Solomon Obiri-Yeboah, Frank Nketia Boakye, Robert Nii Lamy Larmie, Lord Jephthah Jojo Gowans, Wilfred Sam-Awortwi, Tuffour Ampem Gyimah, Jonathan Olesu, Paul Frimpong, Richard Atuwo Ampoh, John Adabie Appiah, James Johnston, John H. Grant, Peter Donkor

Craniofacial Surgery in a Low-Resource Setting: The Successes, Challenges, and Prospects

  • Applied Mathematics
  • General Mathematics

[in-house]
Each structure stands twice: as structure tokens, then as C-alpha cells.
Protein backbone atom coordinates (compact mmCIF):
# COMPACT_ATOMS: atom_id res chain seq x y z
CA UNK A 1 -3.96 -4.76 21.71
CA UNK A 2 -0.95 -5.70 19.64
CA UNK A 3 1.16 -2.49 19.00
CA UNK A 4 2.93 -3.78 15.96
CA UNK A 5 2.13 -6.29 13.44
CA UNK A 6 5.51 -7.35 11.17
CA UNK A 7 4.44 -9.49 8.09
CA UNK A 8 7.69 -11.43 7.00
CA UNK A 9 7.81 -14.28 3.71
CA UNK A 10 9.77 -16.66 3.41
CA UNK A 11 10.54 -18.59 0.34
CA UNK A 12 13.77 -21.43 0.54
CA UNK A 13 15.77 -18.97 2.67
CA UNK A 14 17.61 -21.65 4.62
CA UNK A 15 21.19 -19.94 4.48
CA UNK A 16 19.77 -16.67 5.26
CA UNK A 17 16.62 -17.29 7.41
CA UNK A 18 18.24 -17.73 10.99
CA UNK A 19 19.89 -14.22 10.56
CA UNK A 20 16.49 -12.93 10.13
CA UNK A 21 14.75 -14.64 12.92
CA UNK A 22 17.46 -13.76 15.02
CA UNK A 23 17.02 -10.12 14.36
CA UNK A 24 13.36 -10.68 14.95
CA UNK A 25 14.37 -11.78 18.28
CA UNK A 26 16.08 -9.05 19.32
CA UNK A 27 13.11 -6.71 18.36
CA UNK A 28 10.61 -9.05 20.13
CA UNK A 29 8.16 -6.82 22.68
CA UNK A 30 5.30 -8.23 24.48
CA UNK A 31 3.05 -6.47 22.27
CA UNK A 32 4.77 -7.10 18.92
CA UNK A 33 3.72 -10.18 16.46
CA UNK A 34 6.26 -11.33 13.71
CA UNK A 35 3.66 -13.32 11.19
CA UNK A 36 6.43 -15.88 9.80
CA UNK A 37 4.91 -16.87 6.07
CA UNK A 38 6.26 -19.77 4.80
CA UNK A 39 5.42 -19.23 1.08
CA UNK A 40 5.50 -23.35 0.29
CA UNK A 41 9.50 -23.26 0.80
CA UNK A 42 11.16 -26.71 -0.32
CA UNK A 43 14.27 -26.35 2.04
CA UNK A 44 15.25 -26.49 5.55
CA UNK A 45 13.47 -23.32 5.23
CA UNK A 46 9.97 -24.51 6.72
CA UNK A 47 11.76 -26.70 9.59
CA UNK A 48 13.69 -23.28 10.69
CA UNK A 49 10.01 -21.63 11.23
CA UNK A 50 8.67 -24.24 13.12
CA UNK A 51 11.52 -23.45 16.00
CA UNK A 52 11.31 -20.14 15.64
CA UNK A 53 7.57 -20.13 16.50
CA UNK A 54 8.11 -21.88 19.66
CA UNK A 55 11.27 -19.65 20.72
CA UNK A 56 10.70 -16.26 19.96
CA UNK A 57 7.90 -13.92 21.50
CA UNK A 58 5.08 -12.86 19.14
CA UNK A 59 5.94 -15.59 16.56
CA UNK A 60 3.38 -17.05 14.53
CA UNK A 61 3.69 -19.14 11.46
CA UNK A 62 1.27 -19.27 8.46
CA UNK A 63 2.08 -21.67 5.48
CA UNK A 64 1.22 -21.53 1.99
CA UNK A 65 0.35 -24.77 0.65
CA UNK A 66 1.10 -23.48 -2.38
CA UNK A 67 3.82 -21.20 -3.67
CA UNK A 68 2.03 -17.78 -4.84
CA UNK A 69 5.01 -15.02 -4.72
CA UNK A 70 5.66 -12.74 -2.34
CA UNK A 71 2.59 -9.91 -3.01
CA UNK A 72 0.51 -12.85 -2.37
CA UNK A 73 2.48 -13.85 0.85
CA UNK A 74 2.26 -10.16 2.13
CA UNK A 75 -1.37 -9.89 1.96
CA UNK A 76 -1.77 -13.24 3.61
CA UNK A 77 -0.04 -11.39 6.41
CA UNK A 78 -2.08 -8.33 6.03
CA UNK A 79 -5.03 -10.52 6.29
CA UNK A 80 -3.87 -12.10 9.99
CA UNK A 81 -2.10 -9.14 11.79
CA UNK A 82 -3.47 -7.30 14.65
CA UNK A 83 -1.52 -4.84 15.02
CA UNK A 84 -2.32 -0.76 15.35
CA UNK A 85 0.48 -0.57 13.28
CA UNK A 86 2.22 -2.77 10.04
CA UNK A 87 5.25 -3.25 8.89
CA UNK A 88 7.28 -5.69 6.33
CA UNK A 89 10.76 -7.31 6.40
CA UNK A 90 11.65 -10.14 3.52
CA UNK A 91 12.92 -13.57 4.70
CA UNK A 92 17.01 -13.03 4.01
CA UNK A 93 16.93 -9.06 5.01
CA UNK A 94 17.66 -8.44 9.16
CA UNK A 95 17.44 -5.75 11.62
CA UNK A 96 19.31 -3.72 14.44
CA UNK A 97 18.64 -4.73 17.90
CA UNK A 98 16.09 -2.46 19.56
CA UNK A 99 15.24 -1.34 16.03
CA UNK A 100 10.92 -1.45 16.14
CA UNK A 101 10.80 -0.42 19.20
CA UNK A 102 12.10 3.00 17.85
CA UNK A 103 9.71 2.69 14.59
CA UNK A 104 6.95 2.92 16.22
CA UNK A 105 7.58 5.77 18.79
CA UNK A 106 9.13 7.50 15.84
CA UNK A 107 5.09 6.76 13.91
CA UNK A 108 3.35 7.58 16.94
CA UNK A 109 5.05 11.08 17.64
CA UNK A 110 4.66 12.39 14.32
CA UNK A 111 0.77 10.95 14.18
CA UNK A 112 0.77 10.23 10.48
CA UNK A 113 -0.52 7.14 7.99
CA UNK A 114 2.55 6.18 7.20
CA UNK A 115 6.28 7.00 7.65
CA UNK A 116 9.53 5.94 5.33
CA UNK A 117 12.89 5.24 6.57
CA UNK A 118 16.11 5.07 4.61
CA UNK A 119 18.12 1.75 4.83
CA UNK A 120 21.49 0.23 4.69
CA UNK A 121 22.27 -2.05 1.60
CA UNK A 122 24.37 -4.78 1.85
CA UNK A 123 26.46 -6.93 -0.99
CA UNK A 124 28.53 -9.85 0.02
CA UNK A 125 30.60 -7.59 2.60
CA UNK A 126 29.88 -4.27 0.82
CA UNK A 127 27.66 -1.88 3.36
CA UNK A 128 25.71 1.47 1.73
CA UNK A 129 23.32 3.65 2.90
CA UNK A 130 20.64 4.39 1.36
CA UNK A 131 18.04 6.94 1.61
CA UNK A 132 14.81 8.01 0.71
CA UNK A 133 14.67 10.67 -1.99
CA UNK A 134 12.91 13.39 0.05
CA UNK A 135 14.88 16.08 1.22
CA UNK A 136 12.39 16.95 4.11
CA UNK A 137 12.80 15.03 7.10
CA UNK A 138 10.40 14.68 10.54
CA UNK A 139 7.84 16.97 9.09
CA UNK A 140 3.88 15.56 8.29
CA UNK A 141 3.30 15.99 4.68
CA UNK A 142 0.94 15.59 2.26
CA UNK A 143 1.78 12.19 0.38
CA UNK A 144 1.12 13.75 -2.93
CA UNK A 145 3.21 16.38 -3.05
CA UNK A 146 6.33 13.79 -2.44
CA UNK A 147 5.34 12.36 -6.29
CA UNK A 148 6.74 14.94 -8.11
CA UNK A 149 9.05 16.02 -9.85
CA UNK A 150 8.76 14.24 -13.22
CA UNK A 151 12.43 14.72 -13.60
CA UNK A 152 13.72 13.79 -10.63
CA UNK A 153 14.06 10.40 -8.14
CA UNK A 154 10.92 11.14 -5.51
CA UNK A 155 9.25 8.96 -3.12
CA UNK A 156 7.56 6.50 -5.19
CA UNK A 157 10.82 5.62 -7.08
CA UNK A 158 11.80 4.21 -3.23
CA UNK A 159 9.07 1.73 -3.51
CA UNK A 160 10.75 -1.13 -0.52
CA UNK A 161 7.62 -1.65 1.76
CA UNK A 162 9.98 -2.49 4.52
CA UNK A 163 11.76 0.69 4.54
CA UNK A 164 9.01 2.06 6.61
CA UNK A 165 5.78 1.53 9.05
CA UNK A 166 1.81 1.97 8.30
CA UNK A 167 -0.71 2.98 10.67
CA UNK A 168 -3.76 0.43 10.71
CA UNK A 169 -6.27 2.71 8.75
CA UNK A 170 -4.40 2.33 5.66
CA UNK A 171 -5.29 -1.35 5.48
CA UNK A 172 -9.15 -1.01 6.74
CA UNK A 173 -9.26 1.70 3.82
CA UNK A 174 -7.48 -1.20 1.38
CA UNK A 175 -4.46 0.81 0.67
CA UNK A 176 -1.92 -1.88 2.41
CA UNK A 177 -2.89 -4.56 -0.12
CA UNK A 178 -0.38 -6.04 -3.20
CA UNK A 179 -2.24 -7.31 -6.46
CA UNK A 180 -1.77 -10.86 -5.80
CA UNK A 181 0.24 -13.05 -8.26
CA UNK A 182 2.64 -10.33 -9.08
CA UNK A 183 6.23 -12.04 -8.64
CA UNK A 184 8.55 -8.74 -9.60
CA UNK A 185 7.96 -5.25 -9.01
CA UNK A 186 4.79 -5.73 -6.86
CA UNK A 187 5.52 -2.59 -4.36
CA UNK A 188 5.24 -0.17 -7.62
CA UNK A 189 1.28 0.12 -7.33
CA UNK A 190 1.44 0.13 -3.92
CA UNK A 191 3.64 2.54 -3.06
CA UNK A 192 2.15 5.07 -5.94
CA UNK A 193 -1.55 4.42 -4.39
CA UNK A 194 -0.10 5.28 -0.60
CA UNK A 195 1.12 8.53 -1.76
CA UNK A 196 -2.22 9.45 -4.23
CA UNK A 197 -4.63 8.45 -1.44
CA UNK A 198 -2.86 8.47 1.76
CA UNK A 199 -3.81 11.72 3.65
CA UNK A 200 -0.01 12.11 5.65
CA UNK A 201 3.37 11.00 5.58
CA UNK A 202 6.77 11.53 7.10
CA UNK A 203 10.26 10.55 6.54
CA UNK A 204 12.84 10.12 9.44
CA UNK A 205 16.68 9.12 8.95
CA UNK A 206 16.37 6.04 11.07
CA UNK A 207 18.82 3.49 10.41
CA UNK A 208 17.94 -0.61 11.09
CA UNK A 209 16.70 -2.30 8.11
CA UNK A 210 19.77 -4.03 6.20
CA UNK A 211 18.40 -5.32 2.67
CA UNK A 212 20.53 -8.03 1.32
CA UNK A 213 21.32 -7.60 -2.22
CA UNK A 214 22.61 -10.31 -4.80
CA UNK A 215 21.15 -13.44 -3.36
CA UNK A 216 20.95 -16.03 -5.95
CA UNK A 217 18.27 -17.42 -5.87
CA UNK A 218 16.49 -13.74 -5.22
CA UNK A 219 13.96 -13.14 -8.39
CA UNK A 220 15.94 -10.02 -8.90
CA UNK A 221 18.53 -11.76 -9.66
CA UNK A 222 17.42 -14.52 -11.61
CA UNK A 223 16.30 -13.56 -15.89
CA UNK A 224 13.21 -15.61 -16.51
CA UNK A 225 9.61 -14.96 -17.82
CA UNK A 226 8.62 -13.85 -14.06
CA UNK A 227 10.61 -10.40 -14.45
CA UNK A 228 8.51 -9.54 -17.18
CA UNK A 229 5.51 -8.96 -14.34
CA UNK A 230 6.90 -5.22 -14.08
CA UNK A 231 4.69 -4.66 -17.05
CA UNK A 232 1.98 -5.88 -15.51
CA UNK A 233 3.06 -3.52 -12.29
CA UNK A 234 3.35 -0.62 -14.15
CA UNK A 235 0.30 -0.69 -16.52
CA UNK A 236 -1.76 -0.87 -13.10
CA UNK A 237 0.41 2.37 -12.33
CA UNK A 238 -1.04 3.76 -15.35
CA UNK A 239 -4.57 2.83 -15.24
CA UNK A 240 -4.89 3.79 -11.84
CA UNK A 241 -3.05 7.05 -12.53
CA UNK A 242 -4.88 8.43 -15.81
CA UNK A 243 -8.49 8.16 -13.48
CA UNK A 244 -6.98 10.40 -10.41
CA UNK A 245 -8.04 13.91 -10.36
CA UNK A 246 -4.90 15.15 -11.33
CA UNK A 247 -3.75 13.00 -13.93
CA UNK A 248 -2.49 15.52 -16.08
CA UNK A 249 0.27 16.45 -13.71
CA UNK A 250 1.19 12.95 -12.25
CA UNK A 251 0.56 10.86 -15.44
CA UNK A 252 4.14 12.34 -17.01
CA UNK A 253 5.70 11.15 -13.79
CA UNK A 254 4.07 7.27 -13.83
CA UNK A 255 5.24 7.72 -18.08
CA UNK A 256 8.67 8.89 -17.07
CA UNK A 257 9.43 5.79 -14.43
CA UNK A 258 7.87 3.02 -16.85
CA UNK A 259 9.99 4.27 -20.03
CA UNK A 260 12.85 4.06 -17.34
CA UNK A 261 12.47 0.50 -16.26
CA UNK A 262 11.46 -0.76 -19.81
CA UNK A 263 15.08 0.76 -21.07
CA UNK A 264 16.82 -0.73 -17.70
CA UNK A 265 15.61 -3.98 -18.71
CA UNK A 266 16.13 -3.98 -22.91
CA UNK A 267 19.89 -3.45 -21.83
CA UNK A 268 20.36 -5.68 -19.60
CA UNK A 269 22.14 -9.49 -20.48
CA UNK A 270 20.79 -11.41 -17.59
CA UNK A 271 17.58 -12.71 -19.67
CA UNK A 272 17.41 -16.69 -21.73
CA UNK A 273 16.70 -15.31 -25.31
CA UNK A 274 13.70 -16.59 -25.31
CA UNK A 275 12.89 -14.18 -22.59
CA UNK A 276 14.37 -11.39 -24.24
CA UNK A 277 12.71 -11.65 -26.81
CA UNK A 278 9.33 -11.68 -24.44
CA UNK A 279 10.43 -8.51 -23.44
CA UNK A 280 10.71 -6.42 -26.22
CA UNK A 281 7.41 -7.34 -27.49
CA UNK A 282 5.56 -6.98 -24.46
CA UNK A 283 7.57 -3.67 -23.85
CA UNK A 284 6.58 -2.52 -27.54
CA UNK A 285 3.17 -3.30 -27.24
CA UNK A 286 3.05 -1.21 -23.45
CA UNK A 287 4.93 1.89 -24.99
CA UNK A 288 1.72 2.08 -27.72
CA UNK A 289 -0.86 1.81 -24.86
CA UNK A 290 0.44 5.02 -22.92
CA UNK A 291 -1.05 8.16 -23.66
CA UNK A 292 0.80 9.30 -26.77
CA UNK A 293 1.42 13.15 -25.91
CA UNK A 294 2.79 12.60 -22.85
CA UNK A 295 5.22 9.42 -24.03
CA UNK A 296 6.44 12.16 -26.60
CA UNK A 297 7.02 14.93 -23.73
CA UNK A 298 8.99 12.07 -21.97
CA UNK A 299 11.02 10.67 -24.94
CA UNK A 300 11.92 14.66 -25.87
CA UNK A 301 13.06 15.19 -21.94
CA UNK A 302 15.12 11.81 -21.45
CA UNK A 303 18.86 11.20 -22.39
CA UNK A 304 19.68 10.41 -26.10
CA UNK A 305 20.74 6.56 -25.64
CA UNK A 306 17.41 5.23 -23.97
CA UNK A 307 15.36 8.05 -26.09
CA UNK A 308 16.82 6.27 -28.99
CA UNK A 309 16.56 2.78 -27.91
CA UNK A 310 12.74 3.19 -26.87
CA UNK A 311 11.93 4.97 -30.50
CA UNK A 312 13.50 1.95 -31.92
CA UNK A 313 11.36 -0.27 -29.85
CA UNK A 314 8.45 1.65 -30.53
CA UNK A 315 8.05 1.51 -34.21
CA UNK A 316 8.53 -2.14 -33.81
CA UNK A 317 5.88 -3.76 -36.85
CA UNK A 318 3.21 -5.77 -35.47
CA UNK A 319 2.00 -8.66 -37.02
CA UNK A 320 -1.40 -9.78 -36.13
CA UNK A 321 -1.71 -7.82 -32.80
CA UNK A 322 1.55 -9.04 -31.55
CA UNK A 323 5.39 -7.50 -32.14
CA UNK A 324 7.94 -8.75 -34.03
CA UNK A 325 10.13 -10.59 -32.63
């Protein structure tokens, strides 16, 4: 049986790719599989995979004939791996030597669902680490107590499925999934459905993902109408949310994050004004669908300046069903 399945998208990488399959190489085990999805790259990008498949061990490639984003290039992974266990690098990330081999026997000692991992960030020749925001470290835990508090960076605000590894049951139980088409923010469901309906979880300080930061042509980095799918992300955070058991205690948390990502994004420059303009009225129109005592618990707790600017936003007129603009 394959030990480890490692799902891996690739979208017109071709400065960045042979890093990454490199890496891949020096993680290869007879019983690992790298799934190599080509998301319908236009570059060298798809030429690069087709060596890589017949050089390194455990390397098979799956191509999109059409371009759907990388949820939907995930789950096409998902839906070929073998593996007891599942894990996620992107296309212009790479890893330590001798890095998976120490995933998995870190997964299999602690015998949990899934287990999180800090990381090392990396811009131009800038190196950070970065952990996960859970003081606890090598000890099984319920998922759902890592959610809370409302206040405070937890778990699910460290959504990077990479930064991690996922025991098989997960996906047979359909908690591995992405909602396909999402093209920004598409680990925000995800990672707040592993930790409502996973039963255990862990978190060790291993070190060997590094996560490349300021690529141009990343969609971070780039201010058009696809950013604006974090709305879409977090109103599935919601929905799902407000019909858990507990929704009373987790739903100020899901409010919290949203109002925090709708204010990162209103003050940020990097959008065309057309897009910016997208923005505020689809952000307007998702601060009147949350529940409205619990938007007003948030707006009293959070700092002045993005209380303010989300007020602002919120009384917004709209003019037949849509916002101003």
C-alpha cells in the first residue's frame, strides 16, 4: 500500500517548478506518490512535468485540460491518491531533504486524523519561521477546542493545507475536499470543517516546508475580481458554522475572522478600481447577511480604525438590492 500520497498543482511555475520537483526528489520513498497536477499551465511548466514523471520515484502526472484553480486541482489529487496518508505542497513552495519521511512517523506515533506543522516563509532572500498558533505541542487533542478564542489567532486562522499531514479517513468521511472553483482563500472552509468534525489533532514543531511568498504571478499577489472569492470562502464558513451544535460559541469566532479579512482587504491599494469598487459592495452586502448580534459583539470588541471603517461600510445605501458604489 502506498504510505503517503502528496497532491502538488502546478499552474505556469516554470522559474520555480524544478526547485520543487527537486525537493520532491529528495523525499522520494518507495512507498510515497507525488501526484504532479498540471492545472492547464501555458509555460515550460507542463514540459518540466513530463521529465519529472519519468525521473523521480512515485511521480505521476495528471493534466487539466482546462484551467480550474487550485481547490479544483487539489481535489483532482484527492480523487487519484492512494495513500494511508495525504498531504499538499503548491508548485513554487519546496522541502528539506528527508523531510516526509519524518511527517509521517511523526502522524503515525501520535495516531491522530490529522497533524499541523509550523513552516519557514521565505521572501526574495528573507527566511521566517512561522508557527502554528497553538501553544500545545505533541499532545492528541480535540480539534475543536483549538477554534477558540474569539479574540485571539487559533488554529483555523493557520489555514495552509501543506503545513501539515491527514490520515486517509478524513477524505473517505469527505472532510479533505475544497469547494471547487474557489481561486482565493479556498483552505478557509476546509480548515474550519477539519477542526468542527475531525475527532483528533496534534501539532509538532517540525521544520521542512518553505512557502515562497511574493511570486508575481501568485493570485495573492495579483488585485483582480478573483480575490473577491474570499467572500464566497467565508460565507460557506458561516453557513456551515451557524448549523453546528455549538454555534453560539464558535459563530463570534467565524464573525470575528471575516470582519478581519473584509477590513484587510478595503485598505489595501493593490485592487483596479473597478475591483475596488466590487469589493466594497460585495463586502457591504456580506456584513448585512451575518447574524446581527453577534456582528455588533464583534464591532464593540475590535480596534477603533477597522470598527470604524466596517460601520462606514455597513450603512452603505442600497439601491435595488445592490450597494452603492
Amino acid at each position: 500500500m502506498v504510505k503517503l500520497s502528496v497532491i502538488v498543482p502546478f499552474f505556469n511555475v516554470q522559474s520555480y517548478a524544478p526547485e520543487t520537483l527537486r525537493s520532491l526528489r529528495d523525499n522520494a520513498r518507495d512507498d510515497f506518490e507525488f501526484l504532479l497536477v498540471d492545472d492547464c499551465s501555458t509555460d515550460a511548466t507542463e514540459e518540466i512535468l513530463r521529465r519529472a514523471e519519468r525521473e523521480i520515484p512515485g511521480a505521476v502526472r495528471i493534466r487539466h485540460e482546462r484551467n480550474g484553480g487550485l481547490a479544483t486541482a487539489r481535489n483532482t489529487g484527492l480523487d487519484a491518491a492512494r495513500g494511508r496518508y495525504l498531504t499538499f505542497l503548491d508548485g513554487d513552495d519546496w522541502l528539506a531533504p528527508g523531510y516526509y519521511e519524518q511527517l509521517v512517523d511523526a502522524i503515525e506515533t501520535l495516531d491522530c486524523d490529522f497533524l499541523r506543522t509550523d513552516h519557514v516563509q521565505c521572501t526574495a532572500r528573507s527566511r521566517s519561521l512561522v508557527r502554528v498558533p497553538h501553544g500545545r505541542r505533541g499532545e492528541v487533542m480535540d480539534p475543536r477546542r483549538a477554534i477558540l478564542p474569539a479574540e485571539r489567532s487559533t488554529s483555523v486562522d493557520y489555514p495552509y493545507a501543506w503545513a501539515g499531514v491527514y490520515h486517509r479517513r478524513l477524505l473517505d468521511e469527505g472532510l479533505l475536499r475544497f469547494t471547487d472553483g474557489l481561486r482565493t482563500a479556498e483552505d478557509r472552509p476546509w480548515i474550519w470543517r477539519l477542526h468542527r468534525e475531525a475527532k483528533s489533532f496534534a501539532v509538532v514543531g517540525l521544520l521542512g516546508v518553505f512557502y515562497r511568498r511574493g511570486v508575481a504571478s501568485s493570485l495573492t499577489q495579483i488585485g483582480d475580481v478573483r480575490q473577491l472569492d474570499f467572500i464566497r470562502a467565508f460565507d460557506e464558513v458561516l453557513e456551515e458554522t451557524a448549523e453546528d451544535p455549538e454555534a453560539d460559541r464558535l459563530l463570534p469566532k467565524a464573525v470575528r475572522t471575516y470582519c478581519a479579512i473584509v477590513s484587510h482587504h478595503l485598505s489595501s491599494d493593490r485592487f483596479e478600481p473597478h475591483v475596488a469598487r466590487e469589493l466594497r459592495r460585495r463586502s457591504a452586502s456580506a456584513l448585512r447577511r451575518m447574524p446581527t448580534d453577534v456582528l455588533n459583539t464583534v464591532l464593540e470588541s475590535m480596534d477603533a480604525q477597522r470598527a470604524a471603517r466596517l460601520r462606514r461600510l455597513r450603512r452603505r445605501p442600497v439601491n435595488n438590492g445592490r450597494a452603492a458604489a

Background:Craniofacial Trauma and Anomalies affect a substantial proportion of the global society, especially those in the low-and middle-income countries (LMICs). The literature stresses the concept of a team approach for craniofacial surgery and the need for the interaction of many specialists to provide optimal care for the patient. Craniofacial surgery is practiced mainly in the advanced countries of Europe and America. This report describes the establishment of craniofacial care in an African country. It reports on 6-year early outcomes of craniofacial surgery in a low-resourced country, counting the successes, challenges, and prospects. Methods: The establishment of an international collaboration that facilitated the training in craniofacial surgery is described. A 6-year retrospective review of craniofacial surgery cases managed by the Multidisciplinary Cleft and Craniofacial team at the Komfo Anokye Teaching Hospital (KATH) was done from January 2016 to December 2022. Results: Two Ghanaian surgeons were trained in Alabama, USA (a maxillofacial surgeon and a neurosurgeon), then returned to Kumasi to begin a Craniofacial practice with the help of the craniofacial team in Children of Alabama Birmingham Al, USA. A total of 646 procedures were performed (616 cases of orofacial cleft, 20 cases of craniofacial anomalies, and 10 cases of craniofacial trauma involving the cranial vault or base of the skull). Ninety percent of the cases were cleft lip and palate, with the remainder being a mixture of isolated and syndromic craniosynostosis, craniofacial trauma, encephalocele, and craniofacial fibrous dysplasia. Conclusion: The Commonest craniofacial procedure performed was cleft lip and palate repair. Other surgeries were for the repair of velopharyngeal incompetence (VPI) and atypical facial clefts. Complex craniosynostosis and encephaloceles are also now being repaired at KATH. The foundation for a sub-regional center of excellence in cleft and craniofacial surgery is being laid in Ghana at KATH.

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